• A user interface for controlling programs (starting, interrupting)

    • A set of device drivers for accessing the hardware

    • A set of system calls as a program interface to hardware (and not only, we’ll see later)

    • Process scheduler that schedules process execution and manages the process state

    • Memory management


File system

File System

  • The organisation of a HDD as it comes from the manufacturer is given in C/H/S (cylinders, heads, sectors)

  • Unsuitable for a hierarchical file system

  • The OS abstracts away the C/H/S and presents to the user a file-system interface


Summary4

Summary

  • The OS consists of

    • A user interface for controlling programs (starting, interrupting)

    • A set of device drivers for accessing the hardware

    • A set of system calls as a program interface to hardware (and not only, we’ll see later)

    • Process scheduler that schedules process execution and manages the process state

    • Memory management

    • File system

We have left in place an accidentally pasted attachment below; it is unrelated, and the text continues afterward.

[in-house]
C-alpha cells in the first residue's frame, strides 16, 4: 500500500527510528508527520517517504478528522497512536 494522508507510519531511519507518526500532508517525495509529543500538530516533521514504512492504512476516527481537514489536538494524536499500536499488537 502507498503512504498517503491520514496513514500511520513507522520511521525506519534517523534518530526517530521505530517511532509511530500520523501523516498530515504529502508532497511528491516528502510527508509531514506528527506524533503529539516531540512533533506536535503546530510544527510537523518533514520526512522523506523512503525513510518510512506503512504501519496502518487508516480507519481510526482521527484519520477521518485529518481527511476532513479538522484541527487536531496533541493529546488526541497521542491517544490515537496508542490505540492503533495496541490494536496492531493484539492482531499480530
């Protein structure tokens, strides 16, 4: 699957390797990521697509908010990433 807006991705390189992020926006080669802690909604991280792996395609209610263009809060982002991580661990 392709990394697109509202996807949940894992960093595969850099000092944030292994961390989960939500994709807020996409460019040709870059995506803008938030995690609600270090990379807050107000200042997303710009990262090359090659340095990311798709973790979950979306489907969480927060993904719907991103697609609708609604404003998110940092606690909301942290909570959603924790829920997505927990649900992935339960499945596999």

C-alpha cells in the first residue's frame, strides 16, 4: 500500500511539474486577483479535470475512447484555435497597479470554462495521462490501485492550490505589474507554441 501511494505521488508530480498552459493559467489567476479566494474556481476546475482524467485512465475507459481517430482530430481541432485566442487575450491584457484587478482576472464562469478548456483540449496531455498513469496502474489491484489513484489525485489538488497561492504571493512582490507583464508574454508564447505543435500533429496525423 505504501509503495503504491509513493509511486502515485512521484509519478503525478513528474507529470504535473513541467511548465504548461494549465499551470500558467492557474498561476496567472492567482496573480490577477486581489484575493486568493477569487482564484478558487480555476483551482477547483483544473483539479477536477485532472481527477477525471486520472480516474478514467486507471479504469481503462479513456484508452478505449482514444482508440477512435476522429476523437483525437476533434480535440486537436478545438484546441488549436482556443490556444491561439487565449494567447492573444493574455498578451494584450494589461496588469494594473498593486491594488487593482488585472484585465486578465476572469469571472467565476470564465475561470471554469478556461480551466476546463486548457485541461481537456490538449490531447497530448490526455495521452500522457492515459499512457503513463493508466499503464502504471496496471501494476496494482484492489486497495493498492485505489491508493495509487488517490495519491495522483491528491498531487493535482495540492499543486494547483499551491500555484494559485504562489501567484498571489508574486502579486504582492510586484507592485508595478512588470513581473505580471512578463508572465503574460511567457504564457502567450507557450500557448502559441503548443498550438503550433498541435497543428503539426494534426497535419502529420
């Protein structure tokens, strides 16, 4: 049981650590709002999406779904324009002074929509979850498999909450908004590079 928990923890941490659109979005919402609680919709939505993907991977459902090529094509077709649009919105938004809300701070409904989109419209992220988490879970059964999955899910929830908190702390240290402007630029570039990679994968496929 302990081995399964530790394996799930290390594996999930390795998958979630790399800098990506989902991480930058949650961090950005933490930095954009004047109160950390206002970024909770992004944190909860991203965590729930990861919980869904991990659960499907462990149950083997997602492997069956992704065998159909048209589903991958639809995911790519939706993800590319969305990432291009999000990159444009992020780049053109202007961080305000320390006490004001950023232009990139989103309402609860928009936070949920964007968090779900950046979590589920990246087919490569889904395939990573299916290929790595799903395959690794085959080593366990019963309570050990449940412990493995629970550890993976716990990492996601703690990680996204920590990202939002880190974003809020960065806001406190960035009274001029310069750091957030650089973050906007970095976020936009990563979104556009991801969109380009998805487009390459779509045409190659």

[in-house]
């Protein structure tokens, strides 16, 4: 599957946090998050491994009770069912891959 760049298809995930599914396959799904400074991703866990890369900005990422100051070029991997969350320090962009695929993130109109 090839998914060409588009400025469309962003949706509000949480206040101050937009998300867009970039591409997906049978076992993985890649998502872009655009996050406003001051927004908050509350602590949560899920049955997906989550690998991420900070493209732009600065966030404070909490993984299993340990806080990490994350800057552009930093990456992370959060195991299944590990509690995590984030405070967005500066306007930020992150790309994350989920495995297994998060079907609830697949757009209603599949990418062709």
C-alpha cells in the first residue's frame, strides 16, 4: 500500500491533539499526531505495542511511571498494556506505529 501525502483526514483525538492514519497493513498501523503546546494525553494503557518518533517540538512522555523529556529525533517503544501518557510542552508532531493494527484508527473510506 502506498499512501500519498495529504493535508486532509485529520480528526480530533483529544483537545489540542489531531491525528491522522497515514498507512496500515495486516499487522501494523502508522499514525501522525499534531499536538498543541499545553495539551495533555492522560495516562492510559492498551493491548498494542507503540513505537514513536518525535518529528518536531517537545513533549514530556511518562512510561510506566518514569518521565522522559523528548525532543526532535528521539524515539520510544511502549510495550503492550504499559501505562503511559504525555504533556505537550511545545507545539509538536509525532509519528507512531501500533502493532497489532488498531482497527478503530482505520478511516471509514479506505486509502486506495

Other functions

Other Functions

  • Support for inter-process communication (message queues, synchronisation mechanisms, shared memory segments)

  • Support for security (system of access control lists, capability lists, etc.)

  • Interfaces for performance estimation, profiling, debug, statistics, board configurations, on-board sensor monitoring, etc. (see the /proc file system on Linux for example)

  • Support for fault-tolerance (RAID arrays)

  • Support for various optimisations (battery life, for example)


Summary5

Summary

  • The OS consists of

    • A user interface for controlling programs (starting, interrupting)

    • A set of device drivers for accessing the hardware

    • A set of system calls as a program interface to hardware (and not only, we’ll see later)

    • Process scheduler that schedules process execution and manages the process state

    • Memory management

    • File system

    • Others